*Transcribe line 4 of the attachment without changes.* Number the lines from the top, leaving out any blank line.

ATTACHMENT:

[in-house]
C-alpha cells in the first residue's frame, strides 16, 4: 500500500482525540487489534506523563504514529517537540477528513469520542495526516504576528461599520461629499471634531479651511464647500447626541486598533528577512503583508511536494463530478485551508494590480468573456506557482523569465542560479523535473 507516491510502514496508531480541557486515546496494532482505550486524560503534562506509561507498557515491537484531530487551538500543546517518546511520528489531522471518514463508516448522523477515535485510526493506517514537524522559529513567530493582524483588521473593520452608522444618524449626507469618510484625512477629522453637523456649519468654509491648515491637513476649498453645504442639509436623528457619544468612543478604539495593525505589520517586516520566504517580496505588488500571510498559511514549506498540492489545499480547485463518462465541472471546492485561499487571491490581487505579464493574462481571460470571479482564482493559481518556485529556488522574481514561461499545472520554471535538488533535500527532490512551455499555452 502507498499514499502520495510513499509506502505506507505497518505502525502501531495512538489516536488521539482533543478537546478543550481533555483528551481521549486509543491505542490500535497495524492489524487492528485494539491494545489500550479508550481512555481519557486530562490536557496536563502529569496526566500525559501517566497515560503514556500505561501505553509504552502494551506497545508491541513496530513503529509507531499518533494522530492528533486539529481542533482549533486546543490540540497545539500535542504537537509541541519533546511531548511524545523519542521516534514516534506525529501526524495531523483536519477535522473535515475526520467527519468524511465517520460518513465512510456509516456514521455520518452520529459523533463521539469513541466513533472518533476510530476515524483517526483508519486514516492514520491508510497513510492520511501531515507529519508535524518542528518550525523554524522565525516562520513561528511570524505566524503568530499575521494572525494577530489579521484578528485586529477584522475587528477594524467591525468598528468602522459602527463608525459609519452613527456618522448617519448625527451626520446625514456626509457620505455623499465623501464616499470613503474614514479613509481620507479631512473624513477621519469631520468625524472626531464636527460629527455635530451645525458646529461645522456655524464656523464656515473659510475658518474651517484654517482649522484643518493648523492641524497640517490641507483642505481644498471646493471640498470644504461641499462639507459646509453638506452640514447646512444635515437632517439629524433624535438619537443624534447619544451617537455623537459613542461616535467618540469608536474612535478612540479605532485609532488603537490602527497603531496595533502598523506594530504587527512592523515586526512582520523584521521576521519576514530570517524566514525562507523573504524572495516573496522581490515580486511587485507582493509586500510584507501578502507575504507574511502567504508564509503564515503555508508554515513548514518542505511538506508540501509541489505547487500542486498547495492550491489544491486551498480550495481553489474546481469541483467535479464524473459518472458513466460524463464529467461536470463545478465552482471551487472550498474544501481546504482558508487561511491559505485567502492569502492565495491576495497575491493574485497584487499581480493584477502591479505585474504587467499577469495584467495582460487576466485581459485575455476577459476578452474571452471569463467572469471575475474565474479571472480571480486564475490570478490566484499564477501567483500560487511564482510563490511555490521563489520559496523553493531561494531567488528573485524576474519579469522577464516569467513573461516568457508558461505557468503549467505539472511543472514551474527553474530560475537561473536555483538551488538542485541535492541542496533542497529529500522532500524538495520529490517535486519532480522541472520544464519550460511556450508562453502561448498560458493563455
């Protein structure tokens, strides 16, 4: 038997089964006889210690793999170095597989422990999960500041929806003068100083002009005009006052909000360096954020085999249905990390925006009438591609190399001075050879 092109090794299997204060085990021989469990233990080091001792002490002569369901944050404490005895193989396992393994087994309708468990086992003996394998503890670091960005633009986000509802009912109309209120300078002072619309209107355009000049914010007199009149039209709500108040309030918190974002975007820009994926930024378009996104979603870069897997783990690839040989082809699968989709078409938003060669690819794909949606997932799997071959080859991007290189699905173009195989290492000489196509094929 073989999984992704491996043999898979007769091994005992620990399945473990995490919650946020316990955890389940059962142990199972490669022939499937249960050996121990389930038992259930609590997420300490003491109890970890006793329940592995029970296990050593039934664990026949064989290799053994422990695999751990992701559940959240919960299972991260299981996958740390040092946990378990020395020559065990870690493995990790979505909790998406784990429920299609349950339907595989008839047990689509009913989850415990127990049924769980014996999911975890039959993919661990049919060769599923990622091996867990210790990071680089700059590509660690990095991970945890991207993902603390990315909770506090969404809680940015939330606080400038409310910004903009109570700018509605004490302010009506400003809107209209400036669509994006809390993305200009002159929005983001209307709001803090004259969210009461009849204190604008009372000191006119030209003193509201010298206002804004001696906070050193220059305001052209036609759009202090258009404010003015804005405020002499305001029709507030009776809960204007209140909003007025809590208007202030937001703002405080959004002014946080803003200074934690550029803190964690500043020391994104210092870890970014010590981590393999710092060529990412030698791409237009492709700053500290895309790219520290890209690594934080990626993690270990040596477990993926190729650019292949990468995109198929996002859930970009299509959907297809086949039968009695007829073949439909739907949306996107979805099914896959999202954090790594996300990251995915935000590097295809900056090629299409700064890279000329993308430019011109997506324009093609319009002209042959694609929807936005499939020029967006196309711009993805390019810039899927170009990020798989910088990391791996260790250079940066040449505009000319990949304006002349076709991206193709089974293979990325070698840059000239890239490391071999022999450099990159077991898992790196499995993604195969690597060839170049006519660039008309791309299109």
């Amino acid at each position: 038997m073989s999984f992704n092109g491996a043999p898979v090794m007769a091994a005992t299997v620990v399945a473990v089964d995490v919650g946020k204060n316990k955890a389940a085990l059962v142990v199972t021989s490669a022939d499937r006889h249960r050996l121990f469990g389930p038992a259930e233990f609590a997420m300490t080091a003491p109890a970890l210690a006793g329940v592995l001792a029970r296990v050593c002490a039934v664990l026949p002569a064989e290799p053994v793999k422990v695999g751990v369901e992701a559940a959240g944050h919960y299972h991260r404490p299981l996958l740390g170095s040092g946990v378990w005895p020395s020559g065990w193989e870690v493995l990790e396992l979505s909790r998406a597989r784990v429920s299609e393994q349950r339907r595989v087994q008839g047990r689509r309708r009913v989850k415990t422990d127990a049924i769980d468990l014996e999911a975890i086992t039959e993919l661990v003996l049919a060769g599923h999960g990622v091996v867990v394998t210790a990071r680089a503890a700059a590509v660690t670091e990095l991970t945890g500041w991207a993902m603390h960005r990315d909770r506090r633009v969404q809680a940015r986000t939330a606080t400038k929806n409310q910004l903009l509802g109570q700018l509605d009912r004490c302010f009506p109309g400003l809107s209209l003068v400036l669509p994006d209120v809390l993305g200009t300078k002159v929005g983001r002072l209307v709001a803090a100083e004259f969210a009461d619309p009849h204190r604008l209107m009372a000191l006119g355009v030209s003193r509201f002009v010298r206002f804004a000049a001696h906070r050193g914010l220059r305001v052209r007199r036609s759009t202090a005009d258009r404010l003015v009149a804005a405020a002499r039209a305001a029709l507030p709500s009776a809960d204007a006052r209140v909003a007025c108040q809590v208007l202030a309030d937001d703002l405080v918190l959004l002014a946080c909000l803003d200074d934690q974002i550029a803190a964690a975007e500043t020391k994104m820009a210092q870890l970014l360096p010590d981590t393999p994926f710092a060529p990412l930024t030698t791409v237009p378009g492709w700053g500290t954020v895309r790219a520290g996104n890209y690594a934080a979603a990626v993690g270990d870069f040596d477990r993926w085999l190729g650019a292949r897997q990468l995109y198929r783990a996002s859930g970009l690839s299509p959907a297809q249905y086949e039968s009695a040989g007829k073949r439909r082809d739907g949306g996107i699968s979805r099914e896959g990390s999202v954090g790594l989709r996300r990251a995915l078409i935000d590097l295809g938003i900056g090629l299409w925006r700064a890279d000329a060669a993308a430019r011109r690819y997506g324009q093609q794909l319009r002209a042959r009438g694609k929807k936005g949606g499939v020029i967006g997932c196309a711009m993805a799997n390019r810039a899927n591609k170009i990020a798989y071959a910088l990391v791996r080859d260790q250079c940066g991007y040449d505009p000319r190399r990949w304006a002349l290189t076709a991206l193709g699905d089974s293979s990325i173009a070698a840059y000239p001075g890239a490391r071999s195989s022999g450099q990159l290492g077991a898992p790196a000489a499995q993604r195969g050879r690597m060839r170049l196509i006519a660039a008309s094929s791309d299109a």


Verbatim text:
């Amino acid at each position: 038997m073989s999984f992704n092109g491996a043999p898979v090794m007769a091994a005992t299997v620990v399945a473990v089964d995490v919650g946020k204060n316990k955890a389940a085990l059962v142990v199972t021989s490669a022939d499937r006889h249960r050996l121990f469990g389930p038992a259930e233990f609590a997420m300490t080091a003491p109890a970890l210690a006793g329940v592995l001792a029970r296990v050593c002490a039934v664990l026949p002569a064989e290799p053994v793999k422990v695999g751990v369901e992701a559940a959240g944050h919960y299972h991260r404490p299981l996958l740390g170095s040092g946990v378990w005895p020395s020559g065990w193989e870690v493995l990790e396992l979505s909790r998406a597989r784990v429920s299609e393994q349950r339907r595989v087994q008839g047990r689509r309708r009913v989850k415990t422990d127990a049924i769980d468990l014996e999911a975890i086992t039959e993919l661990v003996l049919a060769g599923h999960g990622v091996v867990v394998t210790a990071r680089a503890a700059a590509v660690t670091e990095l991970t945890g500041w991207a993902m603390h960005r990315d909770r506090r633009v969404q809680a940015r986000t939330a606080t400038k929806n409310q910004l903009l509802g109570q700018l509605d009912r004490c302010f009506p109309g400003l809107s209209l003068v400036l669509p994006d209120v809390l993305g200009t300078k002159v929005g983001r002072l209307v709001a803090a100083e004259f969210a009461d619309p009849h204190r604008l209107m009372a000191l006119g355009v030209s003193r509201f002009v010298r206002f804004a000049a001696h906070r050193g914010l220059r305001v052209r007199r036609s759009t202090a005009d258009r404010l003015v009149a804005a405020a002499r039209a305001a029709l507030p709500s009776a809960d204007a006052r209140v909003a007025c108040q809590v208007l202030a309030d937001d703002l405080v918190l959004l002014a946080c909000l803003d200074d934690q974002i550029a803190a964690a975007e500043t020391k994104m820009a210092q870890l970014l360096p010590d981590t393999p994926f710092a060529p990412l930024t030698t791409v237009p378009g492709w700053g500290t954020v895309r790219a520290g996104n890209y690594a934080a979603a990626v993690g270990d870069f040596d477990r993926w085999l190729g650019a292949r897997q990468l995109y198929r783990a996002s859930g970009l690839s299509p959907a297809q249905y086949e039968s009695a040989g007829k073949r439909r082809d739907g949306g996107i699968s979805r099914e896959g990390s999202v954090g790594l989709r996300r990251a995915l078409i935000d590097l295809g938003i900056g090629l299409w925006r700064a890279d000329a060669a993308a430019r011109r690819y997506g324009q093609q794909l319009r002209a042959r009438g694609k929807k936005g949606g499939v020029i967006g997932c196309a711009m993805a799997n390019r810039a899927n591609k170009i990020a798989y071959a910088l990391v791996r080859d260790q250079c940066g991007y040449d505009p000319r190399r990949w304006a002349l290189t076709a991206l193709g699905d089974s293979s990325i173009a070698a840059y000239p001075g890239a490391r071999s195989s022999g450099q990159l290492g077991a898992p790196a000489a499995q993604r195969g050879r690597m060839r170049l196509i006519a660039a008309s094929s791309d299109a």